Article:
However, the schools also realise that if they are to be sustainable, it is not just the content of the curriculum. At a more strategic level, then there is a need to address the socially recognised value of the school to the community. For students the decision to study somewhere comes not only from the value of knowledge but the value of the school certificate.

This dual value of education relates to the human capital and credentialist schools of thought. Theories of human capital posit that education provides students with skills and knowledge that makes them more valuable in society.[ix] Prospective employers recognise this and thus offer students who have more years of education more money. Credentialism, however, argues that what is important to graduates and employers is the credential, i.e. the status of being a graduate. In terms of social dynamics in labour markets it is this credential that gives additional rights to individuals as opposed to what they have learned in classrooms. Schools do not just process students, but are institutions that have social power to confer social status.[x][xi] 

The distinction between education as a value and education as a signifier has been embodied in a number of students in Kachinland who have enrolled simultaneously at the state university and at an independent college. The justification was that the college would provide them valued knowledge and skills, while the state would give them credentials for the labour market. In other words, they knew that graduating from a state university would allow them to apply for a wider range of jobs, but they still wanted the meaningful education that the independent colleges provided. Interestingly however, since the coup, the social value of state higher education has gone down amidst general calls to boycott state institutions.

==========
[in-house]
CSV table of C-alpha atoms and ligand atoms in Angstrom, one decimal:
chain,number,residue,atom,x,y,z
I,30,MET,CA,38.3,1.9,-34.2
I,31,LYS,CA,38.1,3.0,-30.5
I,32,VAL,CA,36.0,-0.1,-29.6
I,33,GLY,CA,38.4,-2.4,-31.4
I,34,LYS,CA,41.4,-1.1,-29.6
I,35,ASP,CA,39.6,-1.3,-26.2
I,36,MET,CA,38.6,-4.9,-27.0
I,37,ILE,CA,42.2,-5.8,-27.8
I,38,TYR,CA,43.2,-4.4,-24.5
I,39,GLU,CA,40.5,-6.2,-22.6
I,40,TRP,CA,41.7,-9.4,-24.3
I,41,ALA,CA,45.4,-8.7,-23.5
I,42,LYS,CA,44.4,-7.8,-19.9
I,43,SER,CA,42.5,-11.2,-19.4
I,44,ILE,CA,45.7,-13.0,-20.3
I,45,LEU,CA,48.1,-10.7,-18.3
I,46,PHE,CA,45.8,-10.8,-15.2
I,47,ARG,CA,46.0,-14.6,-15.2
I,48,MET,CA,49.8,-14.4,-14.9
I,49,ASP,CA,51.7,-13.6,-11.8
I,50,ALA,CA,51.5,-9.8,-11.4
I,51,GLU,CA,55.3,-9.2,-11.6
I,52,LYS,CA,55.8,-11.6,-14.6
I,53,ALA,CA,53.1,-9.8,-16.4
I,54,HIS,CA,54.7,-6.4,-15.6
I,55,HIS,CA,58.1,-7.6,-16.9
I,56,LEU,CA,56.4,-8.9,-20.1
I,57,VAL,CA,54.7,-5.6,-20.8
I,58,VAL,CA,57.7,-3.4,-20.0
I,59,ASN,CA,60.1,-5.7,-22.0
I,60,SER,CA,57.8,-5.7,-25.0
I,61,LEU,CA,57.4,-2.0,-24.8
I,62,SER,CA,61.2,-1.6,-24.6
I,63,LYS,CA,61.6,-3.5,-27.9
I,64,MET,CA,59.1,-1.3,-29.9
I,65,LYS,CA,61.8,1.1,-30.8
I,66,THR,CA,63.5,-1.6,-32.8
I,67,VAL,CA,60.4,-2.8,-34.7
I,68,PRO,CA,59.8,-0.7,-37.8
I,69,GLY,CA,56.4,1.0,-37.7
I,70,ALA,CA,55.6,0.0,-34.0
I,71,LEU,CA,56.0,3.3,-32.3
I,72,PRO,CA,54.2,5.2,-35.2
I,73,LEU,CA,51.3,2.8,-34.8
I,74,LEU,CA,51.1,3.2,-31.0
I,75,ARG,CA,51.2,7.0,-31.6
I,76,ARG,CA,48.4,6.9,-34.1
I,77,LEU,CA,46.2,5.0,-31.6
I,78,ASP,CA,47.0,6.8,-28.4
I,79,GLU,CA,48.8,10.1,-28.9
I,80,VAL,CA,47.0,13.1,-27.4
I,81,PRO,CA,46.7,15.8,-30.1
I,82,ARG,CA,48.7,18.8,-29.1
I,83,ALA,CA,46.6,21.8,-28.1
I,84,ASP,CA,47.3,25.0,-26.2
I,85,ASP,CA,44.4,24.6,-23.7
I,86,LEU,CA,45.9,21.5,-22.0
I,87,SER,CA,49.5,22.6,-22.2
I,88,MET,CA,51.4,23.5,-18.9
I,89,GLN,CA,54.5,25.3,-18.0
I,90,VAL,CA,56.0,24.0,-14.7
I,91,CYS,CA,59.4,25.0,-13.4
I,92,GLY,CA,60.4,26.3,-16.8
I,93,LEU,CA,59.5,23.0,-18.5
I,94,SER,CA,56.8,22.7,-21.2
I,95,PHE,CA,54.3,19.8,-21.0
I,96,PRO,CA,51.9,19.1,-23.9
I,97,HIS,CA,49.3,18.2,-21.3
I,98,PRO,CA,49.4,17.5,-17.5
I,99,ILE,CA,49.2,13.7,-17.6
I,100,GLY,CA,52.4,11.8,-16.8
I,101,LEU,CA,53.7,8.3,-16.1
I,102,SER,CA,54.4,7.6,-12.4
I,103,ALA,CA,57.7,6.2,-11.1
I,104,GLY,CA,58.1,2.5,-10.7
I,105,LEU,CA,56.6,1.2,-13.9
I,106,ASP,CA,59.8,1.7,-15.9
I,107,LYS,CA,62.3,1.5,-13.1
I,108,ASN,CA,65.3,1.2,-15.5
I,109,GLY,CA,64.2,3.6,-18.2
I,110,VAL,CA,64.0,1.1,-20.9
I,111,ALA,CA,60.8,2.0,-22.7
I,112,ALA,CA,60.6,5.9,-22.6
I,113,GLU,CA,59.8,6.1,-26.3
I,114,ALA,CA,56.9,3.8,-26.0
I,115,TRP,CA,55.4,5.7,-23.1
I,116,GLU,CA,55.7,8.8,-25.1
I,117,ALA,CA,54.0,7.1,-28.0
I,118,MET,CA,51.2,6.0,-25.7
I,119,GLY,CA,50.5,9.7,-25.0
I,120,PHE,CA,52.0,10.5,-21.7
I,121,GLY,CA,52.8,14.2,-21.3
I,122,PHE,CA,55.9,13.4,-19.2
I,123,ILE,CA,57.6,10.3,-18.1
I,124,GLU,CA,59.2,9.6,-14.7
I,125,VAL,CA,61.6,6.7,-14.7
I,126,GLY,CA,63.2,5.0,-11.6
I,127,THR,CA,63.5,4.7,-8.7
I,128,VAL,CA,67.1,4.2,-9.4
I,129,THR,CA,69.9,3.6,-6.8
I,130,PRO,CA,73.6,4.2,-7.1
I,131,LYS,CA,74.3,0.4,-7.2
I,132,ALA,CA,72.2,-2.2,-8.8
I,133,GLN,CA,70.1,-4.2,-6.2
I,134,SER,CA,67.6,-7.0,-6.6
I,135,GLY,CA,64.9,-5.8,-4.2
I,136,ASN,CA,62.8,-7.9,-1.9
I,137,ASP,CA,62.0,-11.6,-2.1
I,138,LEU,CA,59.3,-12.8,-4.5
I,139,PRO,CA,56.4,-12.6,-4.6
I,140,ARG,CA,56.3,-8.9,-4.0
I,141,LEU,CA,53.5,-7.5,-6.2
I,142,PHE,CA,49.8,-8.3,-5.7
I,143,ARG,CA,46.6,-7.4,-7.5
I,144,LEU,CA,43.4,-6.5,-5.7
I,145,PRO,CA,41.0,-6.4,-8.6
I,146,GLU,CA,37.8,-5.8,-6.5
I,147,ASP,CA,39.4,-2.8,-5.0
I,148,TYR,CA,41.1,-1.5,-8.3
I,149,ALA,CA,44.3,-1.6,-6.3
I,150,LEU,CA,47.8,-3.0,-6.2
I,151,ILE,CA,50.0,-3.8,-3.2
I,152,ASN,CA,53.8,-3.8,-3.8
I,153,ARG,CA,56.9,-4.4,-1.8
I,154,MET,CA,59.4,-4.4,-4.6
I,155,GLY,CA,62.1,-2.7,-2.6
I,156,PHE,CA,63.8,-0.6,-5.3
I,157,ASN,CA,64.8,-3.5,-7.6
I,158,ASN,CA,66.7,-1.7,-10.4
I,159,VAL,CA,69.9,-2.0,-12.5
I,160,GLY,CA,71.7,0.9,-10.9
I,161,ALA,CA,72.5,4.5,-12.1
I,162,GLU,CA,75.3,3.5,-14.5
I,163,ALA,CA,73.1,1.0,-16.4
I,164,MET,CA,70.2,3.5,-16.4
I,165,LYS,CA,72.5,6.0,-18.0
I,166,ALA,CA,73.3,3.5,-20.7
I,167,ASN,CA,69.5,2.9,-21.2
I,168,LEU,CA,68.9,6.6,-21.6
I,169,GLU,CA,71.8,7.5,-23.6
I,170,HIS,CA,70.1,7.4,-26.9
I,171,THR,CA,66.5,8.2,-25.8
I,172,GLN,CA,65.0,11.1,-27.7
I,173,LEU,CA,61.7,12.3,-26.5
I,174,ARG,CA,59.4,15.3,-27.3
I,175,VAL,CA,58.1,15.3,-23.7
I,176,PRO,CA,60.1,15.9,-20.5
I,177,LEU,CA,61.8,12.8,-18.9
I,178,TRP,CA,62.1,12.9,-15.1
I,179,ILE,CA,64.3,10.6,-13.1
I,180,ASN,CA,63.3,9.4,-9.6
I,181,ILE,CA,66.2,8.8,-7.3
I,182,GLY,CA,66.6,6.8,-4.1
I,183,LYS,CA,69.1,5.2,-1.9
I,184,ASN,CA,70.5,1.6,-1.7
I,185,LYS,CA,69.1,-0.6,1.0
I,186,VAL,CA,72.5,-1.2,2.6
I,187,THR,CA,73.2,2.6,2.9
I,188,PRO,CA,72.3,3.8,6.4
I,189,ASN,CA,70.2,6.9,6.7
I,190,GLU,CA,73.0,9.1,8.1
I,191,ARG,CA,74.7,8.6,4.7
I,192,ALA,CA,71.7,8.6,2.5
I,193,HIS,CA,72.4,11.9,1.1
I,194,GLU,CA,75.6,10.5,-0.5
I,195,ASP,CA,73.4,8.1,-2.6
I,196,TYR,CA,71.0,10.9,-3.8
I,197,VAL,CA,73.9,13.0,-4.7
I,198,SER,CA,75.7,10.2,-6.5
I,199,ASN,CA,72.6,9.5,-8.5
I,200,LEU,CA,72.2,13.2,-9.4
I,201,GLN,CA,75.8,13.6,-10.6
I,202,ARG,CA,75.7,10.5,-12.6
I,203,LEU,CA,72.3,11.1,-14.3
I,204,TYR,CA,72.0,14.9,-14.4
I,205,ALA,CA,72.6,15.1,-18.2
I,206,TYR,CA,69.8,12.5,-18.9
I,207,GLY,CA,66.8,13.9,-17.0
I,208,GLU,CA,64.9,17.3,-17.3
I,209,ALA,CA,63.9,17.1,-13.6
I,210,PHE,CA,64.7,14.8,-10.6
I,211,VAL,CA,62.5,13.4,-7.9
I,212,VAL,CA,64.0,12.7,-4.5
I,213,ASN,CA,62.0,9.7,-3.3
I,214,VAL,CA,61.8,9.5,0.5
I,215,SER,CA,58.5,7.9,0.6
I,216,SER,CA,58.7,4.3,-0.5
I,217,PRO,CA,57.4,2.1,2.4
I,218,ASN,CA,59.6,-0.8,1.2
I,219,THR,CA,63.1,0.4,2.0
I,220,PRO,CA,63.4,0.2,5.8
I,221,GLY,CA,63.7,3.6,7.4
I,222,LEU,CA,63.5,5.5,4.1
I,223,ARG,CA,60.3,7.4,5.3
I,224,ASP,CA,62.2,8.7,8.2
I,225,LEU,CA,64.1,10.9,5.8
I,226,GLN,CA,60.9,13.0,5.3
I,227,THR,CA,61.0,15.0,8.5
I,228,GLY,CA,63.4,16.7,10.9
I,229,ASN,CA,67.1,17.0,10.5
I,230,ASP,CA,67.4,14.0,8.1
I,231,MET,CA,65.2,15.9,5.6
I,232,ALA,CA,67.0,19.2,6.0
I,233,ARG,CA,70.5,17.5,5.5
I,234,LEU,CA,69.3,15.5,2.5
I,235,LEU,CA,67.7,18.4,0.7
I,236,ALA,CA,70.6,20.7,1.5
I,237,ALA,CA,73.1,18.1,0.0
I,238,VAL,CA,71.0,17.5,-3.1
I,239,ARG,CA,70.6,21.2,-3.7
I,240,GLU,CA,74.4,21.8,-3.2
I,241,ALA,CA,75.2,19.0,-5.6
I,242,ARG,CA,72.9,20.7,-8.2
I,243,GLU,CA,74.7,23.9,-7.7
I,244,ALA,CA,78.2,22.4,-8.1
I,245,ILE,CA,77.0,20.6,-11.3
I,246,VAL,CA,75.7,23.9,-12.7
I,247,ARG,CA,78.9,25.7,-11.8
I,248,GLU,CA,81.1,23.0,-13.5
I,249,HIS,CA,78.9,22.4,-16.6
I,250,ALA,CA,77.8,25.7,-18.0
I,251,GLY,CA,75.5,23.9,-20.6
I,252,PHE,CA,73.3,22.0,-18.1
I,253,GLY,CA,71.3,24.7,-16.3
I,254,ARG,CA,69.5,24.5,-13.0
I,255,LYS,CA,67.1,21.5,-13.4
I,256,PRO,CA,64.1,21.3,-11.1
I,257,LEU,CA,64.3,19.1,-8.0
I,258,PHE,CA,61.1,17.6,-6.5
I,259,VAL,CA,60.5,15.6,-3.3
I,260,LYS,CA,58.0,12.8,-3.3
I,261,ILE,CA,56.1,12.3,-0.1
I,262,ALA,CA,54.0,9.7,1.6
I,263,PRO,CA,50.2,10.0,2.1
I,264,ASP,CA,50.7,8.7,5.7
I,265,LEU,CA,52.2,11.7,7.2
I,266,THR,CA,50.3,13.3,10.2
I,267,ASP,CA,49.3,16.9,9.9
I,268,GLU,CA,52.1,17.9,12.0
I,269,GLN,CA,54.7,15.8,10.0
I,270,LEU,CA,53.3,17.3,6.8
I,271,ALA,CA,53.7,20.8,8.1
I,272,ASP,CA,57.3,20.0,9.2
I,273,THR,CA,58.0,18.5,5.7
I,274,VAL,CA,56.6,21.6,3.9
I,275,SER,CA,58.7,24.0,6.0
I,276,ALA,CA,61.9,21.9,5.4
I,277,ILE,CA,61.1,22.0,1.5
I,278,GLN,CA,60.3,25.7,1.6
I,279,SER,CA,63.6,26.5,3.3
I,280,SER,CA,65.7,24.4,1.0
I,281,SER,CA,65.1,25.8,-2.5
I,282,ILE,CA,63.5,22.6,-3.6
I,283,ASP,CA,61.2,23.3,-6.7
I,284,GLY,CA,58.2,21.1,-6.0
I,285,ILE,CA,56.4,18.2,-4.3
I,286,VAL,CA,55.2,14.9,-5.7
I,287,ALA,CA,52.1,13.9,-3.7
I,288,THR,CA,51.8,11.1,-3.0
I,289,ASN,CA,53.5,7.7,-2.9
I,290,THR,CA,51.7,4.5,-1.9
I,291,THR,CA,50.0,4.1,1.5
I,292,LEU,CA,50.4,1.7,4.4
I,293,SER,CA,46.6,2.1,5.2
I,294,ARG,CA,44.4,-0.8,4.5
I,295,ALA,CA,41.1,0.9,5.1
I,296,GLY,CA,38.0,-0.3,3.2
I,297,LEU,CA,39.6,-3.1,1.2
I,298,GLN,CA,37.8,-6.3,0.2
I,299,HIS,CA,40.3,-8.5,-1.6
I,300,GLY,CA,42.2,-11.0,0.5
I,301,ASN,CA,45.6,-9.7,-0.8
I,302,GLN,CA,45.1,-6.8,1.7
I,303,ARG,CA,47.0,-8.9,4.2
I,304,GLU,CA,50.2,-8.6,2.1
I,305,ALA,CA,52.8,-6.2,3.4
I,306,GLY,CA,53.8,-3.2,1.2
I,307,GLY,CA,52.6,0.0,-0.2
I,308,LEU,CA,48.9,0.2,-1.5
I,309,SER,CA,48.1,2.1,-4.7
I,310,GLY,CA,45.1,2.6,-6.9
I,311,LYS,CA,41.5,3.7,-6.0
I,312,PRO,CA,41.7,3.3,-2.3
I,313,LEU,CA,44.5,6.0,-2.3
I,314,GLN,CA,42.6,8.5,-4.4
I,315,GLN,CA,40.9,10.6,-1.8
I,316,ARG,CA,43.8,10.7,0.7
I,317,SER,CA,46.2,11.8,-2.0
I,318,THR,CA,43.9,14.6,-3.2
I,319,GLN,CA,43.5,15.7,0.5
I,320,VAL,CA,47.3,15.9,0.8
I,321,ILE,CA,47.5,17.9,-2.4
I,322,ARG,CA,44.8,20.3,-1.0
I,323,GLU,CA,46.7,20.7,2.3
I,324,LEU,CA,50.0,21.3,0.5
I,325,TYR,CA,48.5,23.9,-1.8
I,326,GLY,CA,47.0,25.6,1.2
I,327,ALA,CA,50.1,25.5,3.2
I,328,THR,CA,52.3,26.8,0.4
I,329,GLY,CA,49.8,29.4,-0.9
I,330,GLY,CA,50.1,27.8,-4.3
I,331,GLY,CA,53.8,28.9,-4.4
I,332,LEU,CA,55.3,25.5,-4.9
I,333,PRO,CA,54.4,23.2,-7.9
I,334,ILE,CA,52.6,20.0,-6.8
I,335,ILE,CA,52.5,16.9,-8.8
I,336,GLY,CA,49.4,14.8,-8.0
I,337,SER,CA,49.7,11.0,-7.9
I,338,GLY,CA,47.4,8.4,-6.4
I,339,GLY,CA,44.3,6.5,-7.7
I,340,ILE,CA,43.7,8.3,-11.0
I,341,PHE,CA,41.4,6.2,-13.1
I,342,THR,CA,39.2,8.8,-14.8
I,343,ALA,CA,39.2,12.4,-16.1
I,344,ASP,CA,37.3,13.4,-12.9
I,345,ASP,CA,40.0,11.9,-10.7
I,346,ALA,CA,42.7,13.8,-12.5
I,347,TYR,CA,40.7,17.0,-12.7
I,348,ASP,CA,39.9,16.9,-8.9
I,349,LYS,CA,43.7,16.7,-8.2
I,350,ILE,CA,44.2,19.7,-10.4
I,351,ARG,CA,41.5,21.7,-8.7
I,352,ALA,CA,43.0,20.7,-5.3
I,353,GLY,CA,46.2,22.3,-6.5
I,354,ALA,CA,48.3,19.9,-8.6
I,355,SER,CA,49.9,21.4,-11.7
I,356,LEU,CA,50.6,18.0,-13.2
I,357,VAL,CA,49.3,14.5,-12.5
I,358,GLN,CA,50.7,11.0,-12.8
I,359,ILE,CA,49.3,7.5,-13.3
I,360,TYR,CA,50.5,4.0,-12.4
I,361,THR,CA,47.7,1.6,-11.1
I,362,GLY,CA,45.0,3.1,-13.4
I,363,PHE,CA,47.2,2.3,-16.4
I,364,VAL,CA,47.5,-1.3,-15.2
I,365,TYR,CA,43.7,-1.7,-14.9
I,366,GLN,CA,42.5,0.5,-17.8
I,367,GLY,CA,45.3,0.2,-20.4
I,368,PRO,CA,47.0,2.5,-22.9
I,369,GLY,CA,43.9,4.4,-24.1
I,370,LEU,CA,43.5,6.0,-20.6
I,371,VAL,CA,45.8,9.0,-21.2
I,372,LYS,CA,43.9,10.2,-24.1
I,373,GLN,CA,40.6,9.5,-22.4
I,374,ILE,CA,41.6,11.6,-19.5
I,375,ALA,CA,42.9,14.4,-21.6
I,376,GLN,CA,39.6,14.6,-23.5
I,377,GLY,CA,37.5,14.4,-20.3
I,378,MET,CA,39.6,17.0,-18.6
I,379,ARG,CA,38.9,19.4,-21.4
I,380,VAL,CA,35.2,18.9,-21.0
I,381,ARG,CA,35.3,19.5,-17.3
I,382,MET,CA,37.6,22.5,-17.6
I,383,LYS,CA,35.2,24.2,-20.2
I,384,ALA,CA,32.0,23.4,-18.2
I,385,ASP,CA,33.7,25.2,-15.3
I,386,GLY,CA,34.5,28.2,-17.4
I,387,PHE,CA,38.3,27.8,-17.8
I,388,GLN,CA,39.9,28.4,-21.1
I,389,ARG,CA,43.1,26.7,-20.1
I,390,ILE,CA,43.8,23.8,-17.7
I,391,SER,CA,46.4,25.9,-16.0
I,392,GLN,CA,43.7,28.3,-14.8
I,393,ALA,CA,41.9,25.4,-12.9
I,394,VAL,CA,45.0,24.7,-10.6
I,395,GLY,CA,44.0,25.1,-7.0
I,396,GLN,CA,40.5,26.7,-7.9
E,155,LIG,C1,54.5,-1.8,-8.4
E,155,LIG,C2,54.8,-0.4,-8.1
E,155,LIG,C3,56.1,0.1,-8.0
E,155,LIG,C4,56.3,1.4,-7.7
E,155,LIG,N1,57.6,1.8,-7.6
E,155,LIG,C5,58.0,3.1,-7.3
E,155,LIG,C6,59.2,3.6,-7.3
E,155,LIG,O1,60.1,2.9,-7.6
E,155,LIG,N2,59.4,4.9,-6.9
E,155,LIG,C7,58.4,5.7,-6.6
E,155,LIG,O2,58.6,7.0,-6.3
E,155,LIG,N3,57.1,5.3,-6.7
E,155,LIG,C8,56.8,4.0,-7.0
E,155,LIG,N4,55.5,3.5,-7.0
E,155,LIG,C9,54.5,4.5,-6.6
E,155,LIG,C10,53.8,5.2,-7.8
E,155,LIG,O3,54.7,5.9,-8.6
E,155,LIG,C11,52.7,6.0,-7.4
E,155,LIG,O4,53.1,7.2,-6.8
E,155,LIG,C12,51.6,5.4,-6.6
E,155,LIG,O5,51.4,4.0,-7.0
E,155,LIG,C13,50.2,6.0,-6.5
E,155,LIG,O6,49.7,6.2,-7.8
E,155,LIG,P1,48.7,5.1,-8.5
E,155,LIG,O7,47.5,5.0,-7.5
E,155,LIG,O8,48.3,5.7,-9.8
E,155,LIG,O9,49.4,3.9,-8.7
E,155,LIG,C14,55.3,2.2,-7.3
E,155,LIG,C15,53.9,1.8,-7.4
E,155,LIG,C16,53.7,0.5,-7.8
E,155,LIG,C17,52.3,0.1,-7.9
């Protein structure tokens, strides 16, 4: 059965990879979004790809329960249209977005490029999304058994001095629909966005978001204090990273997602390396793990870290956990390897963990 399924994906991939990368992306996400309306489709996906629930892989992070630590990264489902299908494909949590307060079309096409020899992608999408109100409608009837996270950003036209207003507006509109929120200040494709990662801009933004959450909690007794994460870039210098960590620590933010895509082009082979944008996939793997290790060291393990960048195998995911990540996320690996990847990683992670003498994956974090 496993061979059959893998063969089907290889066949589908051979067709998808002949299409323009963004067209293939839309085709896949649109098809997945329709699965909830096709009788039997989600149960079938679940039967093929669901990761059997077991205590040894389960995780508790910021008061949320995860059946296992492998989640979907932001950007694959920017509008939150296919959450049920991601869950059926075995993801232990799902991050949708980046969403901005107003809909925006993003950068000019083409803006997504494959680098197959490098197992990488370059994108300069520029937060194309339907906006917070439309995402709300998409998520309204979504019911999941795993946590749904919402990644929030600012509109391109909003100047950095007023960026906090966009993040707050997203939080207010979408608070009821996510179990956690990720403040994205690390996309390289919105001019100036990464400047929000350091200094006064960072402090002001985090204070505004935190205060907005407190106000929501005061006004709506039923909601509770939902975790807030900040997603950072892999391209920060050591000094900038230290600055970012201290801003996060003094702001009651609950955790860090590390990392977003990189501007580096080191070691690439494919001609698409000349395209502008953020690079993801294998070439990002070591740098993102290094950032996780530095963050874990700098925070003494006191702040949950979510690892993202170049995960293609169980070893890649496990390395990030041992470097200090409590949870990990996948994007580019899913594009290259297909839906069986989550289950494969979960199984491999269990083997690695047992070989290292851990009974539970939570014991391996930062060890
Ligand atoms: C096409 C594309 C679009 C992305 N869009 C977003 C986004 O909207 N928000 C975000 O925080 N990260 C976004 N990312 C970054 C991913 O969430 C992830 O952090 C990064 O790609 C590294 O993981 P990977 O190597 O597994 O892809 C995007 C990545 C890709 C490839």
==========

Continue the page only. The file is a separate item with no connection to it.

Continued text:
Both theories of human capital and credentialism have their strengths and weaknesses. Human capital can help us to see the value of education as a resource to societies. On the other hand, it can lead to a somewhat mechanical view of knowledge, seeing education as a process of transferring discrete chunks of information rather than learning as an individual’s evolving relationship to the world. Human capital, by commodifying education’s value, can also be the framework in which higher education is denied to some on grounds of economic viability. Credentialism allows us to see the way that education functions as a status signifier within societies and the ways in which central power can govern at a distance (e.g., the way the central Myanmar state was at one time able to direct the curricula content of KIO schools). However, credentialism risks treating education as hollow, with the act of teaching reduced to mere ritual.